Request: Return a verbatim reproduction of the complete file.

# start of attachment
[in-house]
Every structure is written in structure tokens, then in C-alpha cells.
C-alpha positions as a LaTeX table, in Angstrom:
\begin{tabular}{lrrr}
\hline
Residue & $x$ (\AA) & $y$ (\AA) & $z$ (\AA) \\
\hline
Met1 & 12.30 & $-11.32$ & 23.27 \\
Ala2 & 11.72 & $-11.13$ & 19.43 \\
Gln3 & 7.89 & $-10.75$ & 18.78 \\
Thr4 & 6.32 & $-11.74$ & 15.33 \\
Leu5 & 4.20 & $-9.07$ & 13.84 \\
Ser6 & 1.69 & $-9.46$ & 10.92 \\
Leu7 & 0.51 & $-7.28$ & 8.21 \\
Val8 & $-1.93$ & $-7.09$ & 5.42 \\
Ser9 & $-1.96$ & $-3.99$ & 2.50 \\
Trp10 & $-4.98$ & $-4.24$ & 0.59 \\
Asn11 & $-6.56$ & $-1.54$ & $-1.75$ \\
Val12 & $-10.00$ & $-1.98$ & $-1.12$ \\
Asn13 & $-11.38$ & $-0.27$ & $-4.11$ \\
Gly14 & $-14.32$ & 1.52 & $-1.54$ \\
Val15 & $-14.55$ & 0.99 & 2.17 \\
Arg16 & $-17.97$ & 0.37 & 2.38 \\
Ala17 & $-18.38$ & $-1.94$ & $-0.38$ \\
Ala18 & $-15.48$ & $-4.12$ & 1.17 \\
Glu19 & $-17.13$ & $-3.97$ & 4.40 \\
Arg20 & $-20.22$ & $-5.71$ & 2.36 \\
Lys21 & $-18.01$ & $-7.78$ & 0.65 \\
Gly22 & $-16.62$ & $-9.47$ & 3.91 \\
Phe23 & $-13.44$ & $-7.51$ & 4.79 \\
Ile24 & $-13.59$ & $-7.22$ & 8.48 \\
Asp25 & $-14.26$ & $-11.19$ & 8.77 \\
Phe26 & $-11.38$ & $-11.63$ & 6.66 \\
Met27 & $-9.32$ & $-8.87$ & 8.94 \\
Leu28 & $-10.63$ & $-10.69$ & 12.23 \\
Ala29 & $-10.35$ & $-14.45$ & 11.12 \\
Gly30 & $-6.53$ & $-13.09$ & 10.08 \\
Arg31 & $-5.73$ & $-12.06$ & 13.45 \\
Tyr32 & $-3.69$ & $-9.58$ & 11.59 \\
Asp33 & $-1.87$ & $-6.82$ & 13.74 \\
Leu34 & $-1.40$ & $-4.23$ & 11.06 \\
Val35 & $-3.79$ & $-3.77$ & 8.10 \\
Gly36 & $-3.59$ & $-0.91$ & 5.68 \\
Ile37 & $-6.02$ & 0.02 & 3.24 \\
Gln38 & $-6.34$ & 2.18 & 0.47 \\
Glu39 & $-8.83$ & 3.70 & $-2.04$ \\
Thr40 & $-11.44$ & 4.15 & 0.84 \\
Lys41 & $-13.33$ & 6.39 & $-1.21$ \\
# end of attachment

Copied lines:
[in-house]
Every structure is written in structure tokens, then in C-alpha cells.
C-alpha positions as a LaTeX table, in Angstrom:
\begin{tabular}{lrrr}
\hline
Residue & $x$ (\AA) & $y$ (\AA) & $z$ (\AA) \\
\hline
Met1 & 12.30 & $-11.32$ & 23.27 \\
Ala2 & 11.72 & $-11.13$ & 19.43 \\
Gln3 & 7.89 & $-10.75$ & 18.78 \\
Thr4 & 6.32 & $-11.74$ & 15.33 \\
Leu5 & 4.20 & $-9.07$ & 13.84 \\
Ser6 & 1.69 & $-9.46$ & 10.92 \\
Leu7 & 0.51 & $-7.28$ & 8.21 \\
Val8 & $-1.93$ & $-7.09$ & 5.42 \\
Ser9 & $-1.96$ & $-3.99$ & 2.50 \\
Trp10 & $-4.98$ & $-4.24$ & 0.59 \\
Asn11 & $-6.56$ & $-1.54$ & $-1.75$ \\
Val12 & $-10.00$ & $-1.98$ & $-1.12$ \\
Asn13 & $-11.38$ & $-0.27$ & $-4.11$ \\
Gly14 & $-14.32$ & 1.52 & $-1.54$ \\
Val15 & $-14.55$ & 0.99 & 2.17 \\
Arg16 & $-17.97$ & 0.37 & 2.38 \\
Ala17 & $-18.38$ & $-1.94$ & $-0.38$ \\
Ala18 & $-15.48$ & $-4.12$ & 1.17 \\
Glu19 & $-17.13$ & $-3.97$ & 4.40 \\
Arg20 & $-20.22$ & $-5.71$ & 2.36 \\
Lys21 & $-18.01$ & $-7.78$ & 0.65 \\
Gly22 & $-16.62$ & $-9.47$ & 3.91 \\
Phe23 & $-13.44$ & $-7.51$ & 4.79 \\
Ile24 & $-13.59$ & $-7.22$ & 8.48 \\
Asp25 & $-14.26$ & $-11.19$ & 8.77 \\
Phe26 & $-11.38$ & $-11.63$ & 6.66 \\
Met27 & $-9.32$ & $-8.87$ & 8.94 \\
Leu28 & $-10.63$ & $-10.69$ & 12.23 \\
Ala29 & $-10.35$ & $-14.45$ & 11.12 \\
Gly30 & $-6.53$ & $-13.09$ & 10.08 \\
Arg31 & $-5.73$ & $-12.06$ & 13.45 \\
Tyr32 & $-3.69$ & $-9.58$ & 11.59 \\
Asp33 & $-1.87$ & $-6.82$ & 13.74 \\
Leu34 & $-1.40$ & $-4.23$ & 11.06 \\
Val35 & $-3.79$ & $-3.77$ & 8.10 \\
Gly36 & $-3.59$ & $-0.91$ & 5.68 \\
Ile37 & $-6.02$ & 0.02 & 3.24 \\
Gln38 & $-6.34$ & 2.18 & 0.47 \\
Glu39 & $-8.83$ & 3.70 & $-2.04$ \\
Thr40 & $-11.44$ & 4.15 & 0.84 \\
Lys41 & $-13.33$ & 6.39 & $-1.21$ \\